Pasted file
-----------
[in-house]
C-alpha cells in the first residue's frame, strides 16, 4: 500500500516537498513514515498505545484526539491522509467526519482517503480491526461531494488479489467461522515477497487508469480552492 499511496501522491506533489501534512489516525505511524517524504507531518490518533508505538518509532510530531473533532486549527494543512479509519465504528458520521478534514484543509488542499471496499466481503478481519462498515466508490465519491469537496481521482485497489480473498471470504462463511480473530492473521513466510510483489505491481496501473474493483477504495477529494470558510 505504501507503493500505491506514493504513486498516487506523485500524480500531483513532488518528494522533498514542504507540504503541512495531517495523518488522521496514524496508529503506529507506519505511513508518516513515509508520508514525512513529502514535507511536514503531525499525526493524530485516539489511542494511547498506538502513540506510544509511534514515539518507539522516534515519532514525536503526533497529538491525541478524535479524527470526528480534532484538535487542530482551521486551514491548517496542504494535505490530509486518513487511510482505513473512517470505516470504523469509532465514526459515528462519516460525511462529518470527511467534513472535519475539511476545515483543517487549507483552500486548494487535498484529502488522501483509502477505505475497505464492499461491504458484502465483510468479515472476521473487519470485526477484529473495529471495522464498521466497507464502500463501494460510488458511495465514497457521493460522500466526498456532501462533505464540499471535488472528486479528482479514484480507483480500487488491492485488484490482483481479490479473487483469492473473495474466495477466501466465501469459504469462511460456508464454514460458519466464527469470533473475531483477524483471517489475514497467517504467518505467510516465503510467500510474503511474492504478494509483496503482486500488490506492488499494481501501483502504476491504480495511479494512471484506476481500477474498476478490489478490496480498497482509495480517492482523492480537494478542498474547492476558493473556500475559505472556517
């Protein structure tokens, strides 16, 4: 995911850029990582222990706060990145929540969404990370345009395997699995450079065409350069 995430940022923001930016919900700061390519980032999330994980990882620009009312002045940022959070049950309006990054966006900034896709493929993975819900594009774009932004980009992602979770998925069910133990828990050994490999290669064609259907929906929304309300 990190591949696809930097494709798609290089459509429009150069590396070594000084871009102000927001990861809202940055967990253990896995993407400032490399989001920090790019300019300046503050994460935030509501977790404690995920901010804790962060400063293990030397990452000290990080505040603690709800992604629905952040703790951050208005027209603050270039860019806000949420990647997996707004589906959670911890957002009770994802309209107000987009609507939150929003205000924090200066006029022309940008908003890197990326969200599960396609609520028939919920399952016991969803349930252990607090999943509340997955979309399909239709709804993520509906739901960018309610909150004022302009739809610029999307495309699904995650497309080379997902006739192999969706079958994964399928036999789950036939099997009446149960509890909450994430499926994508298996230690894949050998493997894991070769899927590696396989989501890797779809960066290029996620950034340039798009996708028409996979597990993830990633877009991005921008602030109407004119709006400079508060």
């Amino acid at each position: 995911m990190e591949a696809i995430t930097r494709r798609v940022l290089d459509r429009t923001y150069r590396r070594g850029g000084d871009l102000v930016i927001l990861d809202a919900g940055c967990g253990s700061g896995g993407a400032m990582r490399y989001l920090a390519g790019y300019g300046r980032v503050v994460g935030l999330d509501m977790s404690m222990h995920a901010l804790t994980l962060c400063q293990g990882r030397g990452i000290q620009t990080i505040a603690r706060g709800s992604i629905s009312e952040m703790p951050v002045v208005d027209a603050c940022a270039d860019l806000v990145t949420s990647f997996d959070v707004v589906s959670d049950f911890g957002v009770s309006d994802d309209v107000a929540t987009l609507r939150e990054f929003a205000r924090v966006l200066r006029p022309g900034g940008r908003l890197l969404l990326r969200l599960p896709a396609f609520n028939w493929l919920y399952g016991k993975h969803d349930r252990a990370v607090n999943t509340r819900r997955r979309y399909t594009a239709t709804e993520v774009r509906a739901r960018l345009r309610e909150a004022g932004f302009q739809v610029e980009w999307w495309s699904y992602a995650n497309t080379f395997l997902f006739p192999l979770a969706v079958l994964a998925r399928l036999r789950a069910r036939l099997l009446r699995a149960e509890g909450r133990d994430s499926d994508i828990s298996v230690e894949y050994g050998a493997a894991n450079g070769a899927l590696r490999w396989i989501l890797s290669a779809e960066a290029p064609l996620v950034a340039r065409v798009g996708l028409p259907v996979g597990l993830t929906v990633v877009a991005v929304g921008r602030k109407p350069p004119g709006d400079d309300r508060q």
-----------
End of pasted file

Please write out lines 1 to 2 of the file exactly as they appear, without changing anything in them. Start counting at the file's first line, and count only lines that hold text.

[in-house]
C-alpha cells in the first residue's frame, strides 16, 4: 500500500516537498513514515498505545484526539491522509467526519482517503480491526461531494488479489467461522515477497487508469480552492 499511496501522491506533489501534512489516525505511524517524504507531518490518533508505538518509532510530531473533532486549527494543512479509519465504528458520521478534514484543509488542499471496499466481503478481519462498515466508490465519491469537496481521482485497489480473498471470504462463511480473530492473521513466510510483489505491481496501473474493483477504495477529494470558510 505504501507503493500505491506514493504513486498516487506523485500524480500531483513532488518528494522533498514542504507540504503541512495531517495523518488522521496514524496508529503506529507506519505511513508518516513515509508520508514525512513529502514535507511536514503531525499525526493524530485516539489511542494511547498506538502513540506510544509511534514515539518507539522516534515519532514525536503526533497529538491525541478524535479524527470526528480534532484538535487542530482551521486551514491548517496542504494535505490530509486518513487511510482505513473512517470505516470504523469509532465514526459515528462519516460525511462529518470527511467534513472535519475539511476545515483543517487549507483552500486548494487535498484529502488522501483509502477505505475497505464492499461491504458484502465483510468479515472476521473487519470485526477484529473495529471495522464498521466497507464502500463501494460510488458511495465514497457521493460522500466526498456532501462533505464540499471535488472528486479528482479514484480507483480500487488491492485488484490482483481479490479473487483469492473473495474466495477466501466465501469459504469462511460456508464454514460458519466464527469470533473475531483477524483471517489475514497467517504467518505467510516465503510467500510474503511474492504478494509483496503482486500488490506492488499494481501501483502504476491504480495511479494512471484506476481500477474498476478490489478490496480498497482509495480517492482523492480537494478542498474547492476558493473556500475559505472556517